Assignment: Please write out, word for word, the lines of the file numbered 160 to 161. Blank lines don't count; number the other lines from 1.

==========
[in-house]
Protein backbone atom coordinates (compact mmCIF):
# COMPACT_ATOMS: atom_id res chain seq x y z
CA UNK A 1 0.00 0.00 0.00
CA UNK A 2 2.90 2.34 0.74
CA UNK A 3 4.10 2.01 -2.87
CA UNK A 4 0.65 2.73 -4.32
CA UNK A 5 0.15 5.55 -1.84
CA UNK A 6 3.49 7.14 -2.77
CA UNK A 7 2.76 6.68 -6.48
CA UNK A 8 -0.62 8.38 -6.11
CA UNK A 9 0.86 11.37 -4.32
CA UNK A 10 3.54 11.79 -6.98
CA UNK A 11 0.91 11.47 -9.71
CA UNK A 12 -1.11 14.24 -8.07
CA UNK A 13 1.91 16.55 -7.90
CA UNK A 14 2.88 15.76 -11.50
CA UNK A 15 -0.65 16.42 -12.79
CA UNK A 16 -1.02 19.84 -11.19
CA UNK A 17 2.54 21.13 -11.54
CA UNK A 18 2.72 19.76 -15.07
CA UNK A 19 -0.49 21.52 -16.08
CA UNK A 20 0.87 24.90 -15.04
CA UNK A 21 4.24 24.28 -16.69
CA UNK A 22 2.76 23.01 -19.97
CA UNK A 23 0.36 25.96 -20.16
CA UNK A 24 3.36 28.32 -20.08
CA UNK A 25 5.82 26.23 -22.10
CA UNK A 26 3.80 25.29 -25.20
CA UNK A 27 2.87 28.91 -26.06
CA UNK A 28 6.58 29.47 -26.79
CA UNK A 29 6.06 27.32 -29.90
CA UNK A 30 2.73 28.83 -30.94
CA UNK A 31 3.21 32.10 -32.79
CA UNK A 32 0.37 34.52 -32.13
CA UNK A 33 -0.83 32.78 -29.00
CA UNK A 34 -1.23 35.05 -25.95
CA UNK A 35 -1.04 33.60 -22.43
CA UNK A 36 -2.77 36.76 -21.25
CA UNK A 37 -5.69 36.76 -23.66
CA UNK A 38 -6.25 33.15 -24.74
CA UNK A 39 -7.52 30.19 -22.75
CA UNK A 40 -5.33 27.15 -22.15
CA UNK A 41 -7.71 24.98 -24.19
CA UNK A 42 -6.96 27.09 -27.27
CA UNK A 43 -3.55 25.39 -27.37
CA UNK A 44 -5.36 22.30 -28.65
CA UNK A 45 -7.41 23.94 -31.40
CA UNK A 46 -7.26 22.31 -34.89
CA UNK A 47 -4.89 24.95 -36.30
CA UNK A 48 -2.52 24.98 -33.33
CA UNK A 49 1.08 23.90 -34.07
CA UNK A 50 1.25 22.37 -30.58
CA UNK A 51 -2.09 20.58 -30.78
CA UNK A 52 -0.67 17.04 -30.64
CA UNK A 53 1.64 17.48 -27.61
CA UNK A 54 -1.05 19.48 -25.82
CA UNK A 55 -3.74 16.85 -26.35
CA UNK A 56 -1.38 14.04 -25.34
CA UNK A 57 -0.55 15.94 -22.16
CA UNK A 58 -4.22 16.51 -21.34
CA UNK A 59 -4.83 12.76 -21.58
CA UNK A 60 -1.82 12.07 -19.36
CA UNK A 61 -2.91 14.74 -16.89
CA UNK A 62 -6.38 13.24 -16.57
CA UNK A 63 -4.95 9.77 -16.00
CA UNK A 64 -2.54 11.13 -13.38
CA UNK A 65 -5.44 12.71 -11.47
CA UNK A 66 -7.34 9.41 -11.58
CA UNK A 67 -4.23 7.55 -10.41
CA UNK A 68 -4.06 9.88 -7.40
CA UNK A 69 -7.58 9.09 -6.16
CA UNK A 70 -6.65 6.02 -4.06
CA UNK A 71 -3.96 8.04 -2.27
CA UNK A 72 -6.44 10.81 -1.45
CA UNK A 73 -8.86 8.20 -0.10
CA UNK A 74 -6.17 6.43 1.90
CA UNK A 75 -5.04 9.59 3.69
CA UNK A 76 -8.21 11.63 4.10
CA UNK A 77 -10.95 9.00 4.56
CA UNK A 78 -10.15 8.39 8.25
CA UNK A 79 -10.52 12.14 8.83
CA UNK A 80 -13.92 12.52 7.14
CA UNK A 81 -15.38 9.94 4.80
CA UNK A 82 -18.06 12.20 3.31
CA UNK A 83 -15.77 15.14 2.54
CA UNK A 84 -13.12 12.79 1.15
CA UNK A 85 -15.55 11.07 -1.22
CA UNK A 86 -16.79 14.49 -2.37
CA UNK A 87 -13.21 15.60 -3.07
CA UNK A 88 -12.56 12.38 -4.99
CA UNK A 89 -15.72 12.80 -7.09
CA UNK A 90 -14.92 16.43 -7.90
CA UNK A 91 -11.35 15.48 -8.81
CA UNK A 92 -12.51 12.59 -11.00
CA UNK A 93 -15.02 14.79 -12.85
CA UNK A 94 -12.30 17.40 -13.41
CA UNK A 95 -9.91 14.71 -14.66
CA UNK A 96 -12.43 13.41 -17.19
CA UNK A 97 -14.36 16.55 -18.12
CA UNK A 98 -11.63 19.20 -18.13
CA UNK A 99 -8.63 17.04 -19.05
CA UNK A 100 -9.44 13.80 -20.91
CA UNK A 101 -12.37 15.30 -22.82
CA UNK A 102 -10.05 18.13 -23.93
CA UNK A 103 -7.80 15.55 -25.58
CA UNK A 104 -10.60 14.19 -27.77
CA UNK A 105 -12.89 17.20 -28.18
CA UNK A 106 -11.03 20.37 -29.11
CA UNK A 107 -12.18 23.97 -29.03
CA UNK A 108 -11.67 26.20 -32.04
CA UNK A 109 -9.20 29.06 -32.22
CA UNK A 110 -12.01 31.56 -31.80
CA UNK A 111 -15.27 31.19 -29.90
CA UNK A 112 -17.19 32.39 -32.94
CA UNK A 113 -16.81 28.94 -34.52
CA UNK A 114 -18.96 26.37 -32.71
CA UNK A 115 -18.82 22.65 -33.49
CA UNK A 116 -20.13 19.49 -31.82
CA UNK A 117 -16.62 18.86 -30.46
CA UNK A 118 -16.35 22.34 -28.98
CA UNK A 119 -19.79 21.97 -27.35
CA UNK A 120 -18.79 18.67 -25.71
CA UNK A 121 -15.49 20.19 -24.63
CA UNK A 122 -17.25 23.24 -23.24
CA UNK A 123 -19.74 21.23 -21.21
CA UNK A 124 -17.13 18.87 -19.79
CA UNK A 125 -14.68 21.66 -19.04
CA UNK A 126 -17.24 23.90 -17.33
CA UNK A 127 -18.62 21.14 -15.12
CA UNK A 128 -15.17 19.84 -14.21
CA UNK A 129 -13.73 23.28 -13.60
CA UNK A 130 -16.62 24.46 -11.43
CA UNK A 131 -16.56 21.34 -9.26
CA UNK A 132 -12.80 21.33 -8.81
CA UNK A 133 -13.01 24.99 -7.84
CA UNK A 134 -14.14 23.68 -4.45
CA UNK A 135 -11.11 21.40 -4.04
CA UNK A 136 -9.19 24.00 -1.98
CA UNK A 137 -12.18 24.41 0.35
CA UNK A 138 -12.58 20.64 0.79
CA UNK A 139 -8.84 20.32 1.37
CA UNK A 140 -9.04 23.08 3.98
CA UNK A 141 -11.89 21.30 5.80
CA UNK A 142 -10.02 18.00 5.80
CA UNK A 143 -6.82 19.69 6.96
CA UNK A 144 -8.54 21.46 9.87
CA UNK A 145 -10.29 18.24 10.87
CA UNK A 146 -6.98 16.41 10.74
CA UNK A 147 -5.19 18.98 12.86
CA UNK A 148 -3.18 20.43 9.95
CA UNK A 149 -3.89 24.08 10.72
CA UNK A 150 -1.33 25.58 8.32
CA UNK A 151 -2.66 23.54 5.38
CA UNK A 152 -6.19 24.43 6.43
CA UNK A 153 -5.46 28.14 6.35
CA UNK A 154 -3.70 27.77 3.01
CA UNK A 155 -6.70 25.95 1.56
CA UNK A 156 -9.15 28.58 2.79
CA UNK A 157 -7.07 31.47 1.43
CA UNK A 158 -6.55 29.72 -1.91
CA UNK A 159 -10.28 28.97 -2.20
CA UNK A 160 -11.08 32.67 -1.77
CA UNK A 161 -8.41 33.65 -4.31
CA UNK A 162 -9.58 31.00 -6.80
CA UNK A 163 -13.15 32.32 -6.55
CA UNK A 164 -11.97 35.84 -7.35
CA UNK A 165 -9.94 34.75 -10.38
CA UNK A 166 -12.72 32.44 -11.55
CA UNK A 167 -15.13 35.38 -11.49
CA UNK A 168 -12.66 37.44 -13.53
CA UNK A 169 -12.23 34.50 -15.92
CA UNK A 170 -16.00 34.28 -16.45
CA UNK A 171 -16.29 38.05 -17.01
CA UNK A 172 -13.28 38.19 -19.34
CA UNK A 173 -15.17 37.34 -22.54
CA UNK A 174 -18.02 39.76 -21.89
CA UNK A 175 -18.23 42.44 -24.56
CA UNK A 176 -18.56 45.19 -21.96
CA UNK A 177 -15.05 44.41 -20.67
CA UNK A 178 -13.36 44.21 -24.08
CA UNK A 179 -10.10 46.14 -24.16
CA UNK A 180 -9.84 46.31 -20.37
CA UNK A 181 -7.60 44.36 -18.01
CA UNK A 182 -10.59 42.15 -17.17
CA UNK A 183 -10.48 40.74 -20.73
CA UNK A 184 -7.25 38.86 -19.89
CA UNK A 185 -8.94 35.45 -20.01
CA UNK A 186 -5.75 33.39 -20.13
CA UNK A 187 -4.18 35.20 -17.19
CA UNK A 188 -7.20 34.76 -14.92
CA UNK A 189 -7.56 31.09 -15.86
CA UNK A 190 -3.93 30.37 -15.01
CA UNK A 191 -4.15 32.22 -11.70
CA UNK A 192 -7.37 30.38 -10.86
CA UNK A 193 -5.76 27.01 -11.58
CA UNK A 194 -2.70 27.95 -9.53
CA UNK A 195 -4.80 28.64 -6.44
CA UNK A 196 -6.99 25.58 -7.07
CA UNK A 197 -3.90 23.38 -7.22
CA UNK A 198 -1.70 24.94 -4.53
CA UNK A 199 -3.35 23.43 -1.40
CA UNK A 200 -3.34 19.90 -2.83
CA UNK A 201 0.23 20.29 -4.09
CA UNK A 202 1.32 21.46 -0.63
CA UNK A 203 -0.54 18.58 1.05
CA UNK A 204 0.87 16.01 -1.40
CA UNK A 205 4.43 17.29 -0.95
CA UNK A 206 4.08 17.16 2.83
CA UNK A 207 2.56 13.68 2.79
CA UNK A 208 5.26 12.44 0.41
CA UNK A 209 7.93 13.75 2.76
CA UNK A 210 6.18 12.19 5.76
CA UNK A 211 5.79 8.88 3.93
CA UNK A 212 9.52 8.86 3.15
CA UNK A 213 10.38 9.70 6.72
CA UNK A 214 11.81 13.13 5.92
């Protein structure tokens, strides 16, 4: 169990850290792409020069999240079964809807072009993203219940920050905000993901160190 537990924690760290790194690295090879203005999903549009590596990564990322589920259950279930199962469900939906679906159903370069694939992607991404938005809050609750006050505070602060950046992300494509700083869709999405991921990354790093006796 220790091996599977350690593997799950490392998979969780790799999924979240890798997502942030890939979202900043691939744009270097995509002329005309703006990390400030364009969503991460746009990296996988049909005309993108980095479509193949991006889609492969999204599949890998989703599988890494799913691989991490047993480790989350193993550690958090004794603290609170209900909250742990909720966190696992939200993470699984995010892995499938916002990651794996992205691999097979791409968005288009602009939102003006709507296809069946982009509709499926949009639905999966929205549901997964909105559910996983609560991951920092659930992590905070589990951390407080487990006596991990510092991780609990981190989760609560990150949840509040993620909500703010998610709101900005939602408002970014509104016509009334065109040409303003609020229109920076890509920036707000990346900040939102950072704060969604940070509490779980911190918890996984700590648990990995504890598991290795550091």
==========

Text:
CA UNK A 157 -7.07 31.47 1.43
CA UNK A 158 -6.55 29.72 -1.91